Nuclear risks are rising – we are working to reduce them
States have employed risk reduction strategies in order to manage some of the unintended consequences of tensions between nuclear armed states since the Cold War. While states focused mostly on reducing risks related to proliferation of nuclear materials, nuclear terrorism and nuclear accidents throughout the 1990s and early 2000s, strategic risk reduction has returned as a topic of global importance in the 2020 NPT review cycle. Risks faced and actors involved vary by geographic region, but the overarching consensus is that the risks of nuclear escalation have increased globally. Experts share the concern that while risks have increased, the risk management tools of the Cold War have fallen in disuse since the late 1980s.
In the tense 2020 NPT review cycle, risk reduction can also serve as a political tool. It has the potential to provide a common foundation for collaboration even under challenging conditions in a polarised system. However, relying on risk reduction as a unifier does not come without problems. There is no consensus on risk definitions and best practice when it comes to approaches to risk reduction. That carries its own risks of potentially exacerbating polarisations between nuclear possessor and non-nuclear possessor states.
BASIC monitors and analyses strategic relationships among the P5 and between nuclear possessor states and non-nuclear possessor states to assess how shifts in the relationship impact upon strategic nuclear risks. We provide timely and practical recommendations for how to reduce these risks and maintain stability, so that states can focus on building trust and working on disarmament.
In 2019-2020, we delivered a project on “Reducing Nuclear Risks in Europe”, funded by the Dutch Ministry of Foreign Affairs. This project analysed the biggest nuclear risks in Europe and developed a range of pragmatic policy recommendations on how to reduce some of these risks. We are grateful for the Dutch Ministry of Foreign Affairs’ generous support.
Programme Director: Marion Messmer
With thanks to our funders at the Ministry of Foreign Affairs of the Netherlands.
Analysis and Publications for this Programme
Video: Risk Reduction in the Arctic
On Thursday 10th of November, BASIC organised an online conference on Risk Reduction in the Arctic. Watch the recording here.
Report: Clashes of Perceptions: Bridging Perspectives on Security in Europe
Over the past 18 months, BASIC has undertaken in collaboration with the Ministry of Foreign Affairs of the Netherlands, Phase 2 Applying as Systematic Approach to NATO-Russia Risk Reduction that aimed at advancing the understanding of workable options for risk reduction and fostering new relationships between NATO and Russia.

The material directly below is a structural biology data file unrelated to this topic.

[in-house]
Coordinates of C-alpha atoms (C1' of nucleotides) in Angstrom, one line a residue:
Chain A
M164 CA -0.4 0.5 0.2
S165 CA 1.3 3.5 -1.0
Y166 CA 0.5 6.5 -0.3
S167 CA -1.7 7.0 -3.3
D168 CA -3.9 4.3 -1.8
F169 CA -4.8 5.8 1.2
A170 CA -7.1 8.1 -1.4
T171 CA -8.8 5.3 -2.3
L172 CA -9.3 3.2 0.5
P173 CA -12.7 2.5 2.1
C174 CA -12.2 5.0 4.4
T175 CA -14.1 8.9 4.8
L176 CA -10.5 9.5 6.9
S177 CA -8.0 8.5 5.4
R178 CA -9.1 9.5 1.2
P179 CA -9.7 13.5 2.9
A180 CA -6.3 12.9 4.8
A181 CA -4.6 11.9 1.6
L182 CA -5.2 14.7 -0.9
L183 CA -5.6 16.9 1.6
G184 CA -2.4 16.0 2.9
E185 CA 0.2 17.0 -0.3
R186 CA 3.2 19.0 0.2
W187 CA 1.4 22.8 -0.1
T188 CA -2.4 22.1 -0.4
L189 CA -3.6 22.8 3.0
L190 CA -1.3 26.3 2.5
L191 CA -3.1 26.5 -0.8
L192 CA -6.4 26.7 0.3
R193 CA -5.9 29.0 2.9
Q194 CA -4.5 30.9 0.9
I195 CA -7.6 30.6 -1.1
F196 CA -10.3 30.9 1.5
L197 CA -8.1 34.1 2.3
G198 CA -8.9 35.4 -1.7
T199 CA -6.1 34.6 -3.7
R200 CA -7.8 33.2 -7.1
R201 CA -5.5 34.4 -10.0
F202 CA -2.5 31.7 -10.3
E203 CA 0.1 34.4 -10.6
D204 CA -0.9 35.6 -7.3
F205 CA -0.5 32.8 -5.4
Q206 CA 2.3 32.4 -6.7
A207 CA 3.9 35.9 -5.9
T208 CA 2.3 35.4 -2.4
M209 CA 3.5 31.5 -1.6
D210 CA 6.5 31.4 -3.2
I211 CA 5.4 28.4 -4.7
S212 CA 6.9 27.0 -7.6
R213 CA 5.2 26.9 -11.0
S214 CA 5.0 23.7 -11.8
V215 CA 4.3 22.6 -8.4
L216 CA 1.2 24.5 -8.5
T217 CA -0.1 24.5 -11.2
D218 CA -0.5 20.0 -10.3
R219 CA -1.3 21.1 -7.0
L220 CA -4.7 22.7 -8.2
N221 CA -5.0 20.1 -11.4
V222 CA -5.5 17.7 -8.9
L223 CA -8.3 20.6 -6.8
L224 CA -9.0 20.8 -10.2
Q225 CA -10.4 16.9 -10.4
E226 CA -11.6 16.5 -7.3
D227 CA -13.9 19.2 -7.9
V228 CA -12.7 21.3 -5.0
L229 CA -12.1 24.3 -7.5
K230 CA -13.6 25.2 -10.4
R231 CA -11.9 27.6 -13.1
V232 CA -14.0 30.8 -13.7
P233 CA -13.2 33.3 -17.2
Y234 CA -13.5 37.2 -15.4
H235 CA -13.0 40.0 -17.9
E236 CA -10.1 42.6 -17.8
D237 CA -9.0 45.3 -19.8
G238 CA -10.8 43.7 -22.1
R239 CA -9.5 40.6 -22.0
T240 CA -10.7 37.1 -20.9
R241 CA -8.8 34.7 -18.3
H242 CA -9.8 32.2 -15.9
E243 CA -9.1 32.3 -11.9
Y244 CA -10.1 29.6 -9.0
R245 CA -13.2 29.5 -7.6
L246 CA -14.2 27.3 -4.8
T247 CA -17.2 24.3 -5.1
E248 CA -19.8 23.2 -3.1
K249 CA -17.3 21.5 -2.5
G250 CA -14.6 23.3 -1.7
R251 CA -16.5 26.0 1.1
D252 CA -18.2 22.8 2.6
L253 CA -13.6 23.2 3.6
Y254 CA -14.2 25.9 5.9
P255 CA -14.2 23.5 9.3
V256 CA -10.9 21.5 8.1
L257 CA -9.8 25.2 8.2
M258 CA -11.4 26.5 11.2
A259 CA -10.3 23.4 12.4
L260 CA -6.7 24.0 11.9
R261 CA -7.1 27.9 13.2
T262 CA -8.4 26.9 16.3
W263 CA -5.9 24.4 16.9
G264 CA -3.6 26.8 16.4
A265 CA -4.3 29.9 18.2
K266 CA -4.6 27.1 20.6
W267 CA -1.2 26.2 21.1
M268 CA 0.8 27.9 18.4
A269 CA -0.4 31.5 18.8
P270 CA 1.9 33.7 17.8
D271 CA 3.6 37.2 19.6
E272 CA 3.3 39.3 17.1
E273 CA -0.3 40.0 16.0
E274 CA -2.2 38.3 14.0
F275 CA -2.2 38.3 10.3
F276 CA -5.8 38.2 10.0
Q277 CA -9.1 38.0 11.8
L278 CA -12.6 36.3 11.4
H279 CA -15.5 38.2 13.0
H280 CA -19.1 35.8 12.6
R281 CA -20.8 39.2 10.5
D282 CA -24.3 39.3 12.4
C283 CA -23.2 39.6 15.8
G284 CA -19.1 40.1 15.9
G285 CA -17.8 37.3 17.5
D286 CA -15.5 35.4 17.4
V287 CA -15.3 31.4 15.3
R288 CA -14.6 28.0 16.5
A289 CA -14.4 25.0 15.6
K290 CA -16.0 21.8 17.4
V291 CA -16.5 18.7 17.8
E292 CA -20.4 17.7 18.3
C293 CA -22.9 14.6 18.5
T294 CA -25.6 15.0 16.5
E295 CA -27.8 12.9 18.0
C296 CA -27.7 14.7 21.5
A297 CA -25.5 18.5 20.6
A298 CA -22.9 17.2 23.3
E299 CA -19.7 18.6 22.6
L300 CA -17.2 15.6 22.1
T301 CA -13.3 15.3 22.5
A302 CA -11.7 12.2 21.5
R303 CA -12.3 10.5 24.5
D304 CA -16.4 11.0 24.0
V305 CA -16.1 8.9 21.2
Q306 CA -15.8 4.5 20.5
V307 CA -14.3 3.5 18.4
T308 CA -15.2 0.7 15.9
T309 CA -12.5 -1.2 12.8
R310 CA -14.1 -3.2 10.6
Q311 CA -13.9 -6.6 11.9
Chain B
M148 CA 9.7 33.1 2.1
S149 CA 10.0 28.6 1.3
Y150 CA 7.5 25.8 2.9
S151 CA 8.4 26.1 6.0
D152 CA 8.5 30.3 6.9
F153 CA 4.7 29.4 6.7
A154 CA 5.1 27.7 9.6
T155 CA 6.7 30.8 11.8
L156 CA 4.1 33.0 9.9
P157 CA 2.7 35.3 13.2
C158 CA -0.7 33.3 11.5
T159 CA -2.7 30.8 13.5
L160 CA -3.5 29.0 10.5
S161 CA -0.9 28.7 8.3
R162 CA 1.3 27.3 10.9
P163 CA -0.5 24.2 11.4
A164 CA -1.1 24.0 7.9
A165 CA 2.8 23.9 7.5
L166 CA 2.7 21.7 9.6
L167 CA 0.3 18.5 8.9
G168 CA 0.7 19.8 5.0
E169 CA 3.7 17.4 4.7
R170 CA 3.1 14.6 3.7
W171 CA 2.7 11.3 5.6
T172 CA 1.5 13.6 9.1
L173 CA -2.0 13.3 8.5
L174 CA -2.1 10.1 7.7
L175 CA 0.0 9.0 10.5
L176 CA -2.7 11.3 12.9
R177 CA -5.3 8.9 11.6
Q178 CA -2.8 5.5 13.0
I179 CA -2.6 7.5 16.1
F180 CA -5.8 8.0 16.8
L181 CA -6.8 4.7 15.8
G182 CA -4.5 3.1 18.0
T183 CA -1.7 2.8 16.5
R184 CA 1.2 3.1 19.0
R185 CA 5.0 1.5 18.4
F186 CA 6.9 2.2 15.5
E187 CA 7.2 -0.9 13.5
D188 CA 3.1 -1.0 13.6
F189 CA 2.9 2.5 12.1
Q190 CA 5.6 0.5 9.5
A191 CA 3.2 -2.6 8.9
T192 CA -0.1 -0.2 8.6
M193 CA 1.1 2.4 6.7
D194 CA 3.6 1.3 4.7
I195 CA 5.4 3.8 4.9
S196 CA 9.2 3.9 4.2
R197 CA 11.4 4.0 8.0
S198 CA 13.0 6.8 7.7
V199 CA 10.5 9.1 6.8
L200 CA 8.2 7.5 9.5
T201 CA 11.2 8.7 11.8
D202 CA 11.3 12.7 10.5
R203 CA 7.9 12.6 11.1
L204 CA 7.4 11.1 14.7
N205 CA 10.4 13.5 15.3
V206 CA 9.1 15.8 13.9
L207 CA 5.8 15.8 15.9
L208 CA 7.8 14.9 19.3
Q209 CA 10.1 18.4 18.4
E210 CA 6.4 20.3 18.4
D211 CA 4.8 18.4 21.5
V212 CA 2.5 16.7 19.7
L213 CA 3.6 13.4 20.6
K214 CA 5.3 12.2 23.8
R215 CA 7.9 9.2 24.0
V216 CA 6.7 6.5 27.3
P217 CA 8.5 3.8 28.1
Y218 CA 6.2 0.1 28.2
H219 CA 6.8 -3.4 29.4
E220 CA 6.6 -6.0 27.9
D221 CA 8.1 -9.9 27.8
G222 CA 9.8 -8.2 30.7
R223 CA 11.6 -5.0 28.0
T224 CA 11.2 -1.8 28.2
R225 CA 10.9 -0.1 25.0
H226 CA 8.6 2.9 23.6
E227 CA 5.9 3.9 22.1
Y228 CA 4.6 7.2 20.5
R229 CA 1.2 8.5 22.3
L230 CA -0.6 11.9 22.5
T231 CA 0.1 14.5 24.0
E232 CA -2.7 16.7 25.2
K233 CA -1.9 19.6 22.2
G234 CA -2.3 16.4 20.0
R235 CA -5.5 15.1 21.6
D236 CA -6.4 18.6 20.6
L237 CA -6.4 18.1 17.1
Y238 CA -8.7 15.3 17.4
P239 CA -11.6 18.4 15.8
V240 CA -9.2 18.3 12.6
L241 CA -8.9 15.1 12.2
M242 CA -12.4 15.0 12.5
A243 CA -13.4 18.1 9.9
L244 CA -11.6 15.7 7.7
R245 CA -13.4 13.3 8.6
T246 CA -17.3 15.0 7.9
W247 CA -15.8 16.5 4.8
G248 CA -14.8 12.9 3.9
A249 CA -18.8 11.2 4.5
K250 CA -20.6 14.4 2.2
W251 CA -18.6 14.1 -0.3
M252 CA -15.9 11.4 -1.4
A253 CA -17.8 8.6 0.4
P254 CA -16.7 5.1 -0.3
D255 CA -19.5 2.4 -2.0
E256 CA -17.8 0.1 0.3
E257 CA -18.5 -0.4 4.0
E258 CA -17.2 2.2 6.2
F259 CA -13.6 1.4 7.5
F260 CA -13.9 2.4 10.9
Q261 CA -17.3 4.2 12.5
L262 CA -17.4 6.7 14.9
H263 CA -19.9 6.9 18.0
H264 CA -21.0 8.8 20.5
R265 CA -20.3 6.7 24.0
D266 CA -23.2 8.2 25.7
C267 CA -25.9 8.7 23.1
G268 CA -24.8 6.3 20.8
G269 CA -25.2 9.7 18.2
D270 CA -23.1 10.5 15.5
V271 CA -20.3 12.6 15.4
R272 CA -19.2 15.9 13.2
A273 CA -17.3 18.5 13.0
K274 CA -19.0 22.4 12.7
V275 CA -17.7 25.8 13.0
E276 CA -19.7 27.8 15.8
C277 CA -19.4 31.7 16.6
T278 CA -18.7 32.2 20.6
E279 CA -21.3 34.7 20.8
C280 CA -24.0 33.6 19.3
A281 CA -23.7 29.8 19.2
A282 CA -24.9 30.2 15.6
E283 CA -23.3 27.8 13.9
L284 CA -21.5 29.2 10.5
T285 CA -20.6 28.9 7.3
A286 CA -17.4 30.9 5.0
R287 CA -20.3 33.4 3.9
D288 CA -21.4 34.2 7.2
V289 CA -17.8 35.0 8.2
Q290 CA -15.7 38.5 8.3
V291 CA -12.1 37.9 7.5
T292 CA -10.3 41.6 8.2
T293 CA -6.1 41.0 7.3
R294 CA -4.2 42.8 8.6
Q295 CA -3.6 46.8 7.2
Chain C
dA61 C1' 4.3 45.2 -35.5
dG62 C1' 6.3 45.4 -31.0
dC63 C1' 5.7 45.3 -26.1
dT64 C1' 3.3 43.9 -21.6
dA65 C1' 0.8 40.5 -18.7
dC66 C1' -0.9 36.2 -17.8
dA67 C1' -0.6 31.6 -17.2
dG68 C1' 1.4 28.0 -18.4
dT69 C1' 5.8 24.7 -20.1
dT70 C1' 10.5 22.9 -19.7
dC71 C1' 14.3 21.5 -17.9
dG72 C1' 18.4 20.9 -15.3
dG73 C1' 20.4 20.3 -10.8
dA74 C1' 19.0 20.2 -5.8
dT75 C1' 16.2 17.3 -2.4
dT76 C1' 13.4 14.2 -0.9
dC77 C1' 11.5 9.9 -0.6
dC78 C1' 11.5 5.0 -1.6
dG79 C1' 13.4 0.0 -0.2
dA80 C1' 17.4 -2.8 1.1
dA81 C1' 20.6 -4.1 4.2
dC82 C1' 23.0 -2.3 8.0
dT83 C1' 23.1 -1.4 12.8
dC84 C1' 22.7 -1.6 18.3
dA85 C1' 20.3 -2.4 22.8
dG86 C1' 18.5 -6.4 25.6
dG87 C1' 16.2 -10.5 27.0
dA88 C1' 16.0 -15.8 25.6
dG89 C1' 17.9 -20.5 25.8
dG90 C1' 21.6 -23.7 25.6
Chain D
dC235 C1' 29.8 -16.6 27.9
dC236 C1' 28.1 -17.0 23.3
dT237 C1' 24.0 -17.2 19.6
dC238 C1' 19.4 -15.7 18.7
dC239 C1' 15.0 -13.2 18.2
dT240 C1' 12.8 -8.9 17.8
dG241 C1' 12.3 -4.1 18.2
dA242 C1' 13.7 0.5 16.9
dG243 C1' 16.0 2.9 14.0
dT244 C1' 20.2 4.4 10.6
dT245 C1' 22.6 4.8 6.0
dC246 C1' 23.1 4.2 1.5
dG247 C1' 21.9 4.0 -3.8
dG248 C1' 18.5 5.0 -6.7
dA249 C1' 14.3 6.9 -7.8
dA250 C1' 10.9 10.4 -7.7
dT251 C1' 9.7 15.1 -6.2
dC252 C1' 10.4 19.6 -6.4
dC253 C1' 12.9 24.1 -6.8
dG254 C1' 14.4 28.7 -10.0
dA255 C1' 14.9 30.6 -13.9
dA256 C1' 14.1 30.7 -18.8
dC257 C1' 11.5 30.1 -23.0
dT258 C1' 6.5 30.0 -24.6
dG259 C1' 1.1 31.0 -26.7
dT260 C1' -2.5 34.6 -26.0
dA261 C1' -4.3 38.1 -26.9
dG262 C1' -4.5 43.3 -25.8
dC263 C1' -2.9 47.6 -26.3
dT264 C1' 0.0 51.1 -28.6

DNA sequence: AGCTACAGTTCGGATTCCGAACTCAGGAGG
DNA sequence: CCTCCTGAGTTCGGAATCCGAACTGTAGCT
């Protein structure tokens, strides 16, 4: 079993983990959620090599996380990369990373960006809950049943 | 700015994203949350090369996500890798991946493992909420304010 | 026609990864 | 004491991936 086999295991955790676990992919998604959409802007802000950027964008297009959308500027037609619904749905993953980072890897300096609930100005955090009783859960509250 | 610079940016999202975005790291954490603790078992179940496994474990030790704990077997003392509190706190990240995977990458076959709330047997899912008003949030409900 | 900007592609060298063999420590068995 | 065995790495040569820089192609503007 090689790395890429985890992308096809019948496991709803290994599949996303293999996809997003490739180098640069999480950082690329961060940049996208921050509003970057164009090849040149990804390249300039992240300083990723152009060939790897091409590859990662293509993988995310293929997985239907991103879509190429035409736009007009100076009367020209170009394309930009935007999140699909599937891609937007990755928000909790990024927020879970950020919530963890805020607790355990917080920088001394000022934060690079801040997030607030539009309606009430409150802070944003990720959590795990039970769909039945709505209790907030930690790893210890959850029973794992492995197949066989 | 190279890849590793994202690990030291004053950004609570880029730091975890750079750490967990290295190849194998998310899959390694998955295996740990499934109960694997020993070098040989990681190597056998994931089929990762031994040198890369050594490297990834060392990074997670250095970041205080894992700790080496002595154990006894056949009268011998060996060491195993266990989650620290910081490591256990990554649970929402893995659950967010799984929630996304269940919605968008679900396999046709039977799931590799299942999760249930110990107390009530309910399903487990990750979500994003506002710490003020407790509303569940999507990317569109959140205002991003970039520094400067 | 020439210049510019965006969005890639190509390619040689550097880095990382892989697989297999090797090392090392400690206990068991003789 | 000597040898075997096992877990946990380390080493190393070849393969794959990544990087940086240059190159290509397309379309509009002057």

Report: Risks and Risk Reduction: A View from the South-eastern Flank
In September 2022, BASIC held a track 1.5 workshop in Sofia to discuss risk and threat assessments in South-eastern and Northern Europe. The workshop is part of the two-year project ‘Phase 2: Applying a Systematic Approach to NATO-Russia Risk Reduction’ that BASIC is undertaking in collaboration with the Dutch Ministry of Foreign Affairs.
Report: Canadian Submarine Recapitalization in the Context of Climate Change
This report argues that climate change will exacerbate the challenges Canada faces in the recapitalisation of the Victoria-class submarine fleet.
Report: Managing Resources and Sea Routes in the Arctic
In this report, Dr Gry Thomasen argues that avoiding or mitigating conflict over resources and the sea routes in the Arctic is crucial for a peaceful Arctic in the future.
Report: Prioritising People in the Arctic
In this report, Dr Chiara Cervasio and Eva-Nour Repussard address existing and emerging threats to human security in the Arctic and investigate the utility of different risk reduction measures in mitigating such risks.
Event: Risk Reduction in the Arctic
BASIC is organising an online conference on Risk Reduction in the Arctic, on Thursday 10th November 2022.
Report: NATO-Russia Relationship: Perspectives from Russia
This report is the second in a series of four reports that address the current threat assessments and perceptions of nuclear and conventional escalation risks in Eastern Europe and Russia.
BASIC believes in making progress on nuclear disarmament, arms control, and non-proliferation through multiple complementary approaches. We continuously develop our programmes – streams of research – through sustained engagement with a wide range of stakeholders, collectively searching for the art of the possible.
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